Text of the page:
Yes, it makes sense to push for a debt-limit deal that puts the brakes on runaway federal government overspending. But Philip Klein of the Washington Examiner makes the case today for making a deal sooner — rather than later — even if it's not ideal.
Even if various accounting tricks and payment prioritization could buy the government a few more weeks, or even months, at some point, as long as no plan balances the budget immediately, the debt limit will have to go up to accommodate additional deficit spending.
As things stand, not a single Republican in Congress has offered a plan that would reduce deficits to zero in August, and virtually every Republican has voted for at least one budget that would continue adding to deficits.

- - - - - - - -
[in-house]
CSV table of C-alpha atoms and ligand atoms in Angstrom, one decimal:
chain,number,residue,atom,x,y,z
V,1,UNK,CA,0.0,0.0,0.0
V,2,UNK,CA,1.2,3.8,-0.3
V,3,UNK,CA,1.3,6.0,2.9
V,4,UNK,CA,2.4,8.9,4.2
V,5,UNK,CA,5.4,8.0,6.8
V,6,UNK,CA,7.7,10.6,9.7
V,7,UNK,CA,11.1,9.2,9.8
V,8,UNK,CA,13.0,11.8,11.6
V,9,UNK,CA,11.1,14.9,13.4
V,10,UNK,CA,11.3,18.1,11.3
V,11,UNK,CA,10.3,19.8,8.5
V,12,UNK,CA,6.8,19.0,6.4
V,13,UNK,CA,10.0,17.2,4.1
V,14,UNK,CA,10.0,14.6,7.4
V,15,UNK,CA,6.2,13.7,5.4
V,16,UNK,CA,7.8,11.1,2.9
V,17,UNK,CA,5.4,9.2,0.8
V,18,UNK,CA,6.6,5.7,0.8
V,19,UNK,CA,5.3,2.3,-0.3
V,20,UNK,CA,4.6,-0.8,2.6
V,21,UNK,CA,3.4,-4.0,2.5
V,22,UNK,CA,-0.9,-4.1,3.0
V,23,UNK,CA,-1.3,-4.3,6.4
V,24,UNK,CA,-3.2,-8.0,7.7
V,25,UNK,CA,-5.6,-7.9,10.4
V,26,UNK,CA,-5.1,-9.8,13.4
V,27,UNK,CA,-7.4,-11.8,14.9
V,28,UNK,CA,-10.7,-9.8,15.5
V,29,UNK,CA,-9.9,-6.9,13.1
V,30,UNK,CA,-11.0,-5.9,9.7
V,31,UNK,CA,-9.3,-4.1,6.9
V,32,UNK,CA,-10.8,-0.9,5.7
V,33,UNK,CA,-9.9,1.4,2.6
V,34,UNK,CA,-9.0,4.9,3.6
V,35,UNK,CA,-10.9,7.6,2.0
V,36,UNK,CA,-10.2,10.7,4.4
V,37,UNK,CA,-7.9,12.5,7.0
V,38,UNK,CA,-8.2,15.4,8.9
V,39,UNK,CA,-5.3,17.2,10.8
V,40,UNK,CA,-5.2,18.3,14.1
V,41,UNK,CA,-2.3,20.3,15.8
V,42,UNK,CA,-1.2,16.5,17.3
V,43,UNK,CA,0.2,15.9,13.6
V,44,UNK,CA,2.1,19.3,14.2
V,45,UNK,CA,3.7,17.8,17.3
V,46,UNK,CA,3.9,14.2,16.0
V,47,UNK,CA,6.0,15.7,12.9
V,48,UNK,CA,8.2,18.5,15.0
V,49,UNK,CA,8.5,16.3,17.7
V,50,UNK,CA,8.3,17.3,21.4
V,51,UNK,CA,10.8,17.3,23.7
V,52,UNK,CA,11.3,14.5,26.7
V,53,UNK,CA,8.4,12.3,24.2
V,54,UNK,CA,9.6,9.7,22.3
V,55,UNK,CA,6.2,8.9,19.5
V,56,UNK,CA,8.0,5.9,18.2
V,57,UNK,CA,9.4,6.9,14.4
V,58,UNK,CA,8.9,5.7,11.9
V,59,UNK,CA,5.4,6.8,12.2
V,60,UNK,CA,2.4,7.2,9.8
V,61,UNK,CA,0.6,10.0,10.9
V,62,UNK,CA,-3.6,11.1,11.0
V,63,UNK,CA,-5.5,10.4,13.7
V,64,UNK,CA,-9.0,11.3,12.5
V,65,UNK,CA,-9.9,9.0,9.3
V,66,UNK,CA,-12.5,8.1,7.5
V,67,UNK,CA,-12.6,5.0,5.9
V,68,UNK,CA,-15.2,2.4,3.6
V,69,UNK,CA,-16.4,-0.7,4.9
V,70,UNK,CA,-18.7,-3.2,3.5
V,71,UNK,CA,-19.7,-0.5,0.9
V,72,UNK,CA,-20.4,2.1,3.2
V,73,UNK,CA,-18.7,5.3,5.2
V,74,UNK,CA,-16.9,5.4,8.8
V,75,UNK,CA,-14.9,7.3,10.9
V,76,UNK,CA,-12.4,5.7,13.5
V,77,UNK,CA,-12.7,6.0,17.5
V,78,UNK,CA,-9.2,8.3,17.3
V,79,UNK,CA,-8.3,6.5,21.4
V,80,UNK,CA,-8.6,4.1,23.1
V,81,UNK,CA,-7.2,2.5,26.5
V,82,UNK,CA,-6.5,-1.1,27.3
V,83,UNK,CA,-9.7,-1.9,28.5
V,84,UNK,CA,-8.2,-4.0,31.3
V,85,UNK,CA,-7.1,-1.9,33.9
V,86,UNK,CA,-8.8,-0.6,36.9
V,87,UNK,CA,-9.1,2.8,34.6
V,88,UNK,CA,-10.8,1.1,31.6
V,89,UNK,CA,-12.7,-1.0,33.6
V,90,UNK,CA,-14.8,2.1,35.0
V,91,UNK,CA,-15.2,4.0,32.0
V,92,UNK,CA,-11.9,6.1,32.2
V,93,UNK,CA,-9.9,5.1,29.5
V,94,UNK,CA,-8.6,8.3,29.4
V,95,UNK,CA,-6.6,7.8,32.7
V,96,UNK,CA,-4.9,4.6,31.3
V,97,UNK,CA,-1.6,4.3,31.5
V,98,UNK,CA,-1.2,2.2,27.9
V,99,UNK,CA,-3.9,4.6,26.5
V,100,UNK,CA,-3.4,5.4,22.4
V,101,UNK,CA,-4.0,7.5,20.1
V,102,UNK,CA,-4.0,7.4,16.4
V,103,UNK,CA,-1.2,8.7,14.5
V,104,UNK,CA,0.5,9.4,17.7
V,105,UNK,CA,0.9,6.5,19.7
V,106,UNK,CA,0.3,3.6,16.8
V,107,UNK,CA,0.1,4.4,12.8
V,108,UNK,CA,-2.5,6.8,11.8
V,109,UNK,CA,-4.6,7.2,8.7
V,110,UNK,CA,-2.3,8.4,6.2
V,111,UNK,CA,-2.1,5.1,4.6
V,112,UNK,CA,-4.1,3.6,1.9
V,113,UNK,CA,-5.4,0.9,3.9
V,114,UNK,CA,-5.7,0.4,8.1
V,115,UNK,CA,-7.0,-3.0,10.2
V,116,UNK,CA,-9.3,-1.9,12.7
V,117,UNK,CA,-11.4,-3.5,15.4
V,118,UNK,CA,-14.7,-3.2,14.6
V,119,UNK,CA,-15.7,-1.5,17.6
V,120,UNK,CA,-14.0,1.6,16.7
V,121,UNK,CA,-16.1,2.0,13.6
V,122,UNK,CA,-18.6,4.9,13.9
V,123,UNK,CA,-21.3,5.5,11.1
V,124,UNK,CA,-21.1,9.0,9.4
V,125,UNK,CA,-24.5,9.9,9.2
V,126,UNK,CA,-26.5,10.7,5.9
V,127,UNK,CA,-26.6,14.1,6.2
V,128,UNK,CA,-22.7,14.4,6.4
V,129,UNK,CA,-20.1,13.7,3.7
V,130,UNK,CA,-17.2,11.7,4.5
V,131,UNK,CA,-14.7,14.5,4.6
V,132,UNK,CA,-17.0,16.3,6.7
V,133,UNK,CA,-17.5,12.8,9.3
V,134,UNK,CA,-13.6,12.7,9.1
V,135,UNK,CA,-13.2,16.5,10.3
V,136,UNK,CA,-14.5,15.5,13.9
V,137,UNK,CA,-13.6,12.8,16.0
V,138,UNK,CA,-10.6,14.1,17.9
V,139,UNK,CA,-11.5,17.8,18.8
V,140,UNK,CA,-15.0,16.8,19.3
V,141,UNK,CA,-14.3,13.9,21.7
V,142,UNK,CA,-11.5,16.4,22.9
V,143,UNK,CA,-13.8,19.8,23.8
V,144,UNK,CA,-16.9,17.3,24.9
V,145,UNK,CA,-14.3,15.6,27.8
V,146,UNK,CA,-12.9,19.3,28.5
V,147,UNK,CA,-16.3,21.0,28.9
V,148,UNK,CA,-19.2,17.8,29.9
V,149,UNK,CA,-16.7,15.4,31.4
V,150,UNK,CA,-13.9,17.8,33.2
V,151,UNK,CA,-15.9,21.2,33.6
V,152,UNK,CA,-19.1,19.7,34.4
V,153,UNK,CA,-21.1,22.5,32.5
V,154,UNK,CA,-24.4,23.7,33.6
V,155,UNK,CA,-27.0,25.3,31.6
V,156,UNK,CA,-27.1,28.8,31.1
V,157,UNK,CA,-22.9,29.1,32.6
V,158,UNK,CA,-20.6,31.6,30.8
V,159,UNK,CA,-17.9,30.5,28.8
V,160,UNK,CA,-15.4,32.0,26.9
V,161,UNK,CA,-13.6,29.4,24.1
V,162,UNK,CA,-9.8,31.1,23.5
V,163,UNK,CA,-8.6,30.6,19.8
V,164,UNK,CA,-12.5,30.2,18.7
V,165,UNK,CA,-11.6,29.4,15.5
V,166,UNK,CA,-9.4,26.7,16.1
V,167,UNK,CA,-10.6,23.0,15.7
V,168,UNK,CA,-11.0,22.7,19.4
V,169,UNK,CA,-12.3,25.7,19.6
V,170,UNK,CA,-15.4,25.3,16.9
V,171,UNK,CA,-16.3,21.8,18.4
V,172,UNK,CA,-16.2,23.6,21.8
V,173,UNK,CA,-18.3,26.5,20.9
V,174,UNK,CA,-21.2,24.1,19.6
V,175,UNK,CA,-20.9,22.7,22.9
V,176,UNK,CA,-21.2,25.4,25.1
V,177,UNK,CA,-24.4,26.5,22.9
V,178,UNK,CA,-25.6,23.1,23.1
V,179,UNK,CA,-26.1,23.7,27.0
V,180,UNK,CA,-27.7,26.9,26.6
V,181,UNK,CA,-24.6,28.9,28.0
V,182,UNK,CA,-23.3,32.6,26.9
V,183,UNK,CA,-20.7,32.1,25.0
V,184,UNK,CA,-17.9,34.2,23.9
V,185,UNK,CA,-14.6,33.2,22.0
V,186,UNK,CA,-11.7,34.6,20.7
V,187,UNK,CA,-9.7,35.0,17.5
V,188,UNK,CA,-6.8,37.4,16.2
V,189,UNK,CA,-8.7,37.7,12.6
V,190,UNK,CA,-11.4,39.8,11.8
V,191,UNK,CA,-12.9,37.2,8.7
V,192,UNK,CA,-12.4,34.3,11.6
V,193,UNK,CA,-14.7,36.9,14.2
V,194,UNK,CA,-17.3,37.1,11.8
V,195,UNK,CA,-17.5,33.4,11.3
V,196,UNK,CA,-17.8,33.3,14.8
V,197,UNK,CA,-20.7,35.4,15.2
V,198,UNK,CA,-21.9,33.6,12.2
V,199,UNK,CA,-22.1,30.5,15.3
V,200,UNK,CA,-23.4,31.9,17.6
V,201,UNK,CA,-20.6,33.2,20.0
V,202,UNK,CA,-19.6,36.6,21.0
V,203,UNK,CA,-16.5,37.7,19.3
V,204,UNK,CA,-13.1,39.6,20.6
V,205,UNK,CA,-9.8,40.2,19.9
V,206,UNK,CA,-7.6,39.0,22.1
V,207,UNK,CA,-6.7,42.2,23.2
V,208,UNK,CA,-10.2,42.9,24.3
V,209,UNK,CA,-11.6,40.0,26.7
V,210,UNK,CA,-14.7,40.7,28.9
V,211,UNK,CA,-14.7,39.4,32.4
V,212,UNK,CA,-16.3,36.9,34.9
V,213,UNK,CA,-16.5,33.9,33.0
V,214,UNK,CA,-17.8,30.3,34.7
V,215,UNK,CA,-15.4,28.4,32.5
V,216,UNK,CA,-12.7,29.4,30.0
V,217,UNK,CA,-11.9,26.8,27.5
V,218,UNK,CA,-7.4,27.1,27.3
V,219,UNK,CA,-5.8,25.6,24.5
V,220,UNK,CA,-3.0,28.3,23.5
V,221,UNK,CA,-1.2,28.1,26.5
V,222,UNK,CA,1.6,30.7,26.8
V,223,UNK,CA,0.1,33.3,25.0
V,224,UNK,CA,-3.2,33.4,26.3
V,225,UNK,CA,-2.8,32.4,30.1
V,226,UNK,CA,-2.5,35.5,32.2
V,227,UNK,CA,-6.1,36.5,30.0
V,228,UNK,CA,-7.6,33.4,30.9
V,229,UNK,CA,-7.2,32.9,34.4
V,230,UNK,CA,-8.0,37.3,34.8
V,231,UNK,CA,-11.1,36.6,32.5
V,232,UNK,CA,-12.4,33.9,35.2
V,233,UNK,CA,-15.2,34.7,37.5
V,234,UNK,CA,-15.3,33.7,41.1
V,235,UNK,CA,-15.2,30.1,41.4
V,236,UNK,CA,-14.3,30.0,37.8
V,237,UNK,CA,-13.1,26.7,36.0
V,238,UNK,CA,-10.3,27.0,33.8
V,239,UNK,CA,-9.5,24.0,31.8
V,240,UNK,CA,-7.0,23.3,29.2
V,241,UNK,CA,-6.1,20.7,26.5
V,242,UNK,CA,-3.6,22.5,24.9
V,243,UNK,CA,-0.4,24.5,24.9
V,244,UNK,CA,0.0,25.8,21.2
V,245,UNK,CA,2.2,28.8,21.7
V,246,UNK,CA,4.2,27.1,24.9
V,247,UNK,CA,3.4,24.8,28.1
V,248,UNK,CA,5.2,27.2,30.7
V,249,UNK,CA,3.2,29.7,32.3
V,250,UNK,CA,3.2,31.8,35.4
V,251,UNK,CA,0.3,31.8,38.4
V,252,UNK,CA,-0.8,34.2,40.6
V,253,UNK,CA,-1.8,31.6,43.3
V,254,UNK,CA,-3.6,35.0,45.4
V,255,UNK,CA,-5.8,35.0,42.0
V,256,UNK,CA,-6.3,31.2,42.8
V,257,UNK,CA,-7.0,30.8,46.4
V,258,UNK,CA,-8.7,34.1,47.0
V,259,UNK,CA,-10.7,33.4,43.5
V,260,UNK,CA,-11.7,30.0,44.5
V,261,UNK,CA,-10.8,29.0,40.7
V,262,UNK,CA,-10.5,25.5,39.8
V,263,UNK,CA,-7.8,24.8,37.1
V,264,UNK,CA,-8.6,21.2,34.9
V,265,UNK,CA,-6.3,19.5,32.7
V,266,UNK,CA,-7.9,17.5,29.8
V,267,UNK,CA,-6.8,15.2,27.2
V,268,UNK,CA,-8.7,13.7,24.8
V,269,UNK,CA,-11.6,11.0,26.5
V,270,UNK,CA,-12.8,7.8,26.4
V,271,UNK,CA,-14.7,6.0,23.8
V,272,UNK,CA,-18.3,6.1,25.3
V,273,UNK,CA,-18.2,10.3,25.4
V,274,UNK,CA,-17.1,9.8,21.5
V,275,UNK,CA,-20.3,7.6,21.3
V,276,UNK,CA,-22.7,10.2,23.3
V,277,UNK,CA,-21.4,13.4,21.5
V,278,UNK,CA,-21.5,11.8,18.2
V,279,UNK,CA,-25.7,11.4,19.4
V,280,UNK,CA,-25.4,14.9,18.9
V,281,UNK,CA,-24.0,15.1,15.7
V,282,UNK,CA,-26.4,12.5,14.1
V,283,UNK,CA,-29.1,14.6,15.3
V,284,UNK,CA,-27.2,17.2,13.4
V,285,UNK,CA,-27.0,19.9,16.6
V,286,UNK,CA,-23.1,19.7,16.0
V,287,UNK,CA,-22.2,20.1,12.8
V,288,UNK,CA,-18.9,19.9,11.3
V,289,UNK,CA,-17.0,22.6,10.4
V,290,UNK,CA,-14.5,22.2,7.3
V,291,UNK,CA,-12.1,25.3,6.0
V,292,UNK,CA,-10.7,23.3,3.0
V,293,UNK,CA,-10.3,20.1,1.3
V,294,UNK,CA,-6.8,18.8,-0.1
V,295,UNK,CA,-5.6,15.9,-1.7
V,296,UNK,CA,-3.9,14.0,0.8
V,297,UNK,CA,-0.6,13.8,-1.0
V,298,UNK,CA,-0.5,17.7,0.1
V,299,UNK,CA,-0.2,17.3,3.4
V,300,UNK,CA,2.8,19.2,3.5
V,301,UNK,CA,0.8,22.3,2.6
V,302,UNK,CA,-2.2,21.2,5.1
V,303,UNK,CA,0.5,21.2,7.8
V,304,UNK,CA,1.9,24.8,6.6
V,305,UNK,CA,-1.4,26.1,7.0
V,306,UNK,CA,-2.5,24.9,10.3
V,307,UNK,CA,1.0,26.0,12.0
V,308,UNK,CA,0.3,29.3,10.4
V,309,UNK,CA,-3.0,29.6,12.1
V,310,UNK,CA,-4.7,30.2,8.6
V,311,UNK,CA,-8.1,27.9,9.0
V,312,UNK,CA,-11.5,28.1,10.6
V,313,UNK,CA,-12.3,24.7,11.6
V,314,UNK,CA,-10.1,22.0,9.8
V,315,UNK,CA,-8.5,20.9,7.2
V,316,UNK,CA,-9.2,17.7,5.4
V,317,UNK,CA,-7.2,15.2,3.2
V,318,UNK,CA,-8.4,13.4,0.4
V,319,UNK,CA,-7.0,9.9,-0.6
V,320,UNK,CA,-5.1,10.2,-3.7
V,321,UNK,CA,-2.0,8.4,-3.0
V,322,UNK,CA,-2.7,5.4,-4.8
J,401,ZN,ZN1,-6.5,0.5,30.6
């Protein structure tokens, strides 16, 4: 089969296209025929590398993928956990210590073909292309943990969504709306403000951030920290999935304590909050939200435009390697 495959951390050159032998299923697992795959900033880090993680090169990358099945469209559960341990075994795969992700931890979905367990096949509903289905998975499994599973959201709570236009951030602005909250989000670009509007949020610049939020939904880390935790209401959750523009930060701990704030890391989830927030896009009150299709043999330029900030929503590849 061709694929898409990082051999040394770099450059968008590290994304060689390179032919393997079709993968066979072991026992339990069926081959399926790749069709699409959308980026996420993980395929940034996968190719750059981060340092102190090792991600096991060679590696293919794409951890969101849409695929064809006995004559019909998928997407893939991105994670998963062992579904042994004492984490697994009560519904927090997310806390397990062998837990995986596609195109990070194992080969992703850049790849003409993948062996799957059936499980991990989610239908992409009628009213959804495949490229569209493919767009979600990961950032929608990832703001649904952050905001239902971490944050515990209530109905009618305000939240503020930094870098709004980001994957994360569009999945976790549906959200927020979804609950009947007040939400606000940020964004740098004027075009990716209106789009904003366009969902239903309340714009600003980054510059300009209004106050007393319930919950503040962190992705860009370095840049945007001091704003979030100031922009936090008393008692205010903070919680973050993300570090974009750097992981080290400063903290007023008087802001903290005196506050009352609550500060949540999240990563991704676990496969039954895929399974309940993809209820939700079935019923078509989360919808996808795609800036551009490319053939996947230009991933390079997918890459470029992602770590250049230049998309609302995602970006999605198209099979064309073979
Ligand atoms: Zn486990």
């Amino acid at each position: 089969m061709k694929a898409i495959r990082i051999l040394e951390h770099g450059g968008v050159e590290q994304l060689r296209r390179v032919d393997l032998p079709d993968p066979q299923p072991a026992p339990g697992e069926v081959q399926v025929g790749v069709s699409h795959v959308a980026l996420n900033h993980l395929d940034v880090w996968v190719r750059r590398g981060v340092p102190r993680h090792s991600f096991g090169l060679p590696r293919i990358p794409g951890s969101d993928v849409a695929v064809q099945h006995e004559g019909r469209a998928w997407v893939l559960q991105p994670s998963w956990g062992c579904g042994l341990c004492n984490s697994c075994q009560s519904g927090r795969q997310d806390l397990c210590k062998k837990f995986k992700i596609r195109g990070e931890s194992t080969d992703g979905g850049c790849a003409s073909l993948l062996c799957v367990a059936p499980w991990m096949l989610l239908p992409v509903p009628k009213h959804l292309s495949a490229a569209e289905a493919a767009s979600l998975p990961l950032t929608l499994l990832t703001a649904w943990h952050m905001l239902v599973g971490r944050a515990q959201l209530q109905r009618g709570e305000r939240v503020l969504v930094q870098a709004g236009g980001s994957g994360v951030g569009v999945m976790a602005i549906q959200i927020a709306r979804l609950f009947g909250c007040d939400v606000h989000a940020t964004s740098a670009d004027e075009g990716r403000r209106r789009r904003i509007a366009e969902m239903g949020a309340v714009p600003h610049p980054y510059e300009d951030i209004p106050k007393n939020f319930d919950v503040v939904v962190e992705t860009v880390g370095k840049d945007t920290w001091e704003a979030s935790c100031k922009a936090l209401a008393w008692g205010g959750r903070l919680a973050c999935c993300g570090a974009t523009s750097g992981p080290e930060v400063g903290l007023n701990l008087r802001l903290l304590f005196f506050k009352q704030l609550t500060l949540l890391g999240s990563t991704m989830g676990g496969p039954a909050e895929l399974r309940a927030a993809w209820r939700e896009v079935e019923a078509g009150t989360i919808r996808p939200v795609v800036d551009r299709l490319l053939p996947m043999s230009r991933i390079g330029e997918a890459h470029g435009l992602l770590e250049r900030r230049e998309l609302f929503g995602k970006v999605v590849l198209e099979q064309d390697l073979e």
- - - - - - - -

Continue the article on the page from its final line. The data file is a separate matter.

The most aggressive budget on the table, offered by Sen. Rand Paul, R-Ky., doesn't balance the budget until 2016 -- and it anticipates $1.2 trillion in deficits in the coming four years.
So the actual debate isn't over whether the debt limit will be raised, but over when it will be raised and under what conditions. And for those of us who want to shrink government, the question is whether it would advance our cause more to raise the debt limit now, or wait until after Aug. 2, come what may.
Some conservatives insist that if Republicans hold firm, President Obama and the Senate Democrats will eventually cave and we'll get serious budget reform without any tax increases. But that's wishful thinking.